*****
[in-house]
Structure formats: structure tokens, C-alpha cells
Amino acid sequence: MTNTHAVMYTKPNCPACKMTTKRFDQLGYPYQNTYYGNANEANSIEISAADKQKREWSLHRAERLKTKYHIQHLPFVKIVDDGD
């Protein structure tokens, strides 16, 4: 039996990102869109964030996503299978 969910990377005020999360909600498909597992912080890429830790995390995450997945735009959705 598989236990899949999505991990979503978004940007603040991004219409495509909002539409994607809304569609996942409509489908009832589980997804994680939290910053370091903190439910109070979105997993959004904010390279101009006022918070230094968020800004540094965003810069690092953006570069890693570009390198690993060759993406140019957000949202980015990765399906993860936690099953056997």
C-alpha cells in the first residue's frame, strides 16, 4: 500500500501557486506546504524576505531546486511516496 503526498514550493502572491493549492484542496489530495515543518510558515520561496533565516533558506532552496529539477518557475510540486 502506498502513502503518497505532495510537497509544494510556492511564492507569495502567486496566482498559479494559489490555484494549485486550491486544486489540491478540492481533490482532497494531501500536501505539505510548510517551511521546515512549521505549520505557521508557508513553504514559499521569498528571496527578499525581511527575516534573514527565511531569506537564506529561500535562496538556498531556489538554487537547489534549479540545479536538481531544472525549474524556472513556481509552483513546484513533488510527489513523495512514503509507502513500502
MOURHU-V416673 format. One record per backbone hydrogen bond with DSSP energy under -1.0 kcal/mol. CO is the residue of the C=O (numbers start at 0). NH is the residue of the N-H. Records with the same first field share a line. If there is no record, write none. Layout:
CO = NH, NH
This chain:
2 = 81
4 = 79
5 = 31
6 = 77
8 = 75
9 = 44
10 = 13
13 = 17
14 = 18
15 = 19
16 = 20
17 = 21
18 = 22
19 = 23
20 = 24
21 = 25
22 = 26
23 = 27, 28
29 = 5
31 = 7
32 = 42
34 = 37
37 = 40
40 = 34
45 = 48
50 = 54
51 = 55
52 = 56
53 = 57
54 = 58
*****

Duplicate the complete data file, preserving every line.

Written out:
[in-house]
Structure formats: structure tokens, C-alpha cells
Amino acid sequence: MTNTHAVMYTKPNCPACKMTTKRFDQLGYPYQNTYYGNANEANSIEISAADKQKREWSLHRAERLKTKYHIQHLPFVKIVDDGD
């Protein structure tokens, strides 16, 4: 039996990102869109964030996503299978 969910990377005020999360909600498909597992912080890429830790995390995450997945735009959705 598989236990899949999505991990979503978004940007603040991004219409495509909002539409994607809304569609996942409509489908009832589980997804994680939290910053370091903190439910109070979105997993959004904010390279101009006022918070230094968020800004540094965003810069690092953006570069890693570009390198690993060759993406140019957000949202980015990765399906993860936690099953056997």
C-alpha cells in the first residue's frame, strides 16, 4: 500500500501557486506546504524576505531546486511516496 503526498514550493502572491493549492484542496489530495515543518510558515520561496533565516533558506532552496529539477518557475510540486 502506498502513502503518497505532495510537497509544494510556492511564492507569495502567486496566482498559479494559489490555484494549485486550491486544486489540491478540492481533490482532497494531501500536501505539505510548510517551511521546515512549521505549520505557521508557508513553504514559499521569498528571496527578499525581511527575516534573514527565511531569506537564506529561500535562496538556498531556489538554487537547489534549479540545479536538481531544472525549474524556472513556481509552483513546484513533488510527489513523495512514503509507502513500502
MOURHU-V416673 format. One record per backbone hydrogen bond with DSSP energy under -1.0 kcal/mol. CO is the residue of the C=O (numbers start at 0). NH is the residue of the N-H. Records with the same first field share a line. If there is no record, write none. Layout:
CO = NH, NH
This chain:
2 = 81
4 = 79
5 = 31
6 = 77
8 = 75
9 = 44
10 = 13
13 = 17
14 = 18
15 = 19
16 = 20
17 = 21
18 = 22
19 = 23
20 = 24
21 = 25
22 = 26
23 = 27, 28
29 = 5
31 = 7
32 = 42
34 = 37
37 = 40
40 = 34
45 = 48
50 = 54
51 = 55
52 = 56
53 = 57
54 = 58